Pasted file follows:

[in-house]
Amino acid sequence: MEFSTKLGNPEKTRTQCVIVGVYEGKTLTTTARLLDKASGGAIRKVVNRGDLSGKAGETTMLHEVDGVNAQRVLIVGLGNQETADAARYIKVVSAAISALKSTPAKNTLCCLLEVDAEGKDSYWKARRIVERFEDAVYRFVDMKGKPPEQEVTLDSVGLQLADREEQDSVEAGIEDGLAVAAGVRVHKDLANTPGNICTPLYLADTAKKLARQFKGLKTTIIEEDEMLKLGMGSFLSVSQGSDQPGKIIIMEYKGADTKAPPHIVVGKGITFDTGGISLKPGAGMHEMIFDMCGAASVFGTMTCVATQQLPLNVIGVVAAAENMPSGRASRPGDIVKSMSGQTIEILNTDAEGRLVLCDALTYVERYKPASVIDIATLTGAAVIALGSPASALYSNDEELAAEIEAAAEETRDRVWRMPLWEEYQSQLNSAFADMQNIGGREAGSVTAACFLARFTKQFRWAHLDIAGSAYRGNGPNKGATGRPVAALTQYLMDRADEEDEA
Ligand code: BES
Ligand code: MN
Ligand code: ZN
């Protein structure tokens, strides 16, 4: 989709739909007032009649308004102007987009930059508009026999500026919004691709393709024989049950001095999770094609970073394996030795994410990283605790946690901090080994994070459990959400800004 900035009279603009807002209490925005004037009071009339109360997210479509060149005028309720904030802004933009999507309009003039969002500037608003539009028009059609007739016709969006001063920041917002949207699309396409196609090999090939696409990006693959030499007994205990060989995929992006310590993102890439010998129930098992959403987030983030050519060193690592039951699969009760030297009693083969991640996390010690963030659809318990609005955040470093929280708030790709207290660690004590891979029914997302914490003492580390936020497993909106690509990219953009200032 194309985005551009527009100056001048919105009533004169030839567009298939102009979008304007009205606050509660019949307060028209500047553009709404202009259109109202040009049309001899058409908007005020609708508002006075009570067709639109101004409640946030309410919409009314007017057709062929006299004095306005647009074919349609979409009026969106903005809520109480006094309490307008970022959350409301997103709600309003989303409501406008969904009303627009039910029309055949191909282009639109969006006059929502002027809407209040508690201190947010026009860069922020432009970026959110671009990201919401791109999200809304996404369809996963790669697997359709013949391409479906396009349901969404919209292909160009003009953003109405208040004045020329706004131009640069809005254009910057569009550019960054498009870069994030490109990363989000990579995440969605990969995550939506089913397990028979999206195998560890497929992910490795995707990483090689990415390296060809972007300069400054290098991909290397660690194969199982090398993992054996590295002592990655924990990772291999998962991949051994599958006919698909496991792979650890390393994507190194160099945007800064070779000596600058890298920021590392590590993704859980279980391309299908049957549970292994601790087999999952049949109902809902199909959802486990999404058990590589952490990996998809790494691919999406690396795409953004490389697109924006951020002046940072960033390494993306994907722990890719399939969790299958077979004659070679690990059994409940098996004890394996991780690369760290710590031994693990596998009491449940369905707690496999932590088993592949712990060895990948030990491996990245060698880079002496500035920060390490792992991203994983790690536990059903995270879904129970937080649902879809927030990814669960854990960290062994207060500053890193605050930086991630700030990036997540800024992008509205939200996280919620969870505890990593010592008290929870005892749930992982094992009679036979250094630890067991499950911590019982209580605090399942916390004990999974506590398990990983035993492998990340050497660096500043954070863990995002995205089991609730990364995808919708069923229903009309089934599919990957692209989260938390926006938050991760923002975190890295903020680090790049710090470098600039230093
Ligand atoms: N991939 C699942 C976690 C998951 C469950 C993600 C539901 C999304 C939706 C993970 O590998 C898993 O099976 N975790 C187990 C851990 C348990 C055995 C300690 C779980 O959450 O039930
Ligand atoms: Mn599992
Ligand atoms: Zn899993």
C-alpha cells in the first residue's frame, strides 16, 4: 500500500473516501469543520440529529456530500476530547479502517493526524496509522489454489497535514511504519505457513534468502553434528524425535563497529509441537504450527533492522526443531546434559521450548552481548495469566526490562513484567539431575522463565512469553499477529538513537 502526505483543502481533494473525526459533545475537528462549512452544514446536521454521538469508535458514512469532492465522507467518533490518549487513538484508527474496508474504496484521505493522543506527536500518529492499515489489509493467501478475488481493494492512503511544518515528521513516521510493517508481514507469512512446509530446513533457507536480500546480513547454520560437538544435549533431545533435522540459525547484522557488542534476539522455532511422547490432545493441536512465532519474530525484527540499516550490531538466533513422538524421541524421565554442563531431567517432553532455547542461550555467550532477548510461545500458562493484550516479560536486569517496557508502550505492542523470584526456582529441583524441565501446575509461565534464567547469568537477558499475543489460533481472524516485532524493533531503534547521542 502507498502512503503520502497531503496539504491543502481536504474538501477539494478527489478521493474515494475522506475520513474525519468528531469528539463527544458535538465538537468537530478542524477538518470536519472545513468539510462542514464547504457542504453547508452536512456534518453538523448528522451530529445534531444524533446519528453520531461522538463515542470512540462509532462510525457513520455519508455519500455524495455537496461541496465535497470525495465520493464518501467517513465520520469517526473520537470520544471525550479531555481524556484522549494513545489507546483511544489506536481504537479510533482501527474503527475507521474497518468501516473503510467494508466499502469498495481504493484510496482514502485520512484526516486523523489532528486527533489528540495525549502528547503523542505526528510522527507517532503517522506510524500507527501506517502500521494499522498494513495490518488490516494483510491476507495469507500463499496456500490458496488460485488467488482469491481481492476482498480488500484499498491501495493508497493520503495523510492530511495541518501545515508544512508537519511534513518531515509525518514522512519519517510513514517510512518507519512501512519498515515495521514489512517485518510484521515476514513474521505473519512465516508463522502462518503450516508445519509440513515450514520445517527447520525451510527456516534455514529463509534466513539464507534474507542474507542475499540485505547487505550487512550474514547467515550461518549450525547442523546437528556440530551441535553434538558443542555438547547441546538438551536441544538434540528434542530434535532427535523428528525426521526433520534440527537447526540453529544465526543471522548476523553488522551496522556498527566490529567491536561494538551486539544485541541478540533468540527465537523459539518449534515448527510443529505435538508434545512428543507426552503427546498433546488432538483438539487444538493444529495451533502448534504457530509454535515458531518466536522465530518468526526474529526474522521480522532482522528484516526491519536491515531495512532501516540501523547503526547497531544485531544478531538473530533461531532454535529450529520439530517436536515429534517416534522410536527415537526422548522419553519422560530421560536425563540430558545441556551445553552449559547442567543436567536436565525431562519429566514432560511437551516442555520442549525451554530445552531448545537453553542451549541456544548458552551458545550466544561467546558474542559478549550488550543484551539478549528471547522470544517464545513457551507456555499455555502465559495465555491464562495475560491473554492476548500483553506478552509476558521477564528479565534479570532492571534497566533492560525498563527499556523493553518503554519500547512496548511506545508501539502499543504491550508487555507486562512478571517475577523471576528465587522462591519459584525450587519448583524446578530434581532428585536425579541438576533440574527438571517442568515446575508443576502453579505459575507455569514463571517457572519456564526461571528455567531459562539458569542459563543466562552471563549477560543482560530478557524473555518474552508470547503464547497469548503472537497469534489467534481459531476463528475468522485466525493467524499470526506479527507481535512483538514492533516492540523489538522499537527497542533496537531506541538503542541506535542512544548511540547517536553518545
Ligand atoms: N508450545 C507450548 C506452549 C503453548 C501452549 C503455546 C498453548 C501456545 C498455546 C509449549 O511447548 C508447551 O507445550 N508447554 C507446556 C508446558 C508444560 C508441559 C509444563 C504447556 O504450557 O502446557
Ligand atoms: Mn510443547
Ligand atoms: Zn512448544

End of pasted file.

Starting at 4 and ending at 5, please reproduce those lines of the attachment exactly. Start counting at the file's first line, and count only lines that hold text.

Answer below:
Ligand code: MN
Ligand code: ZN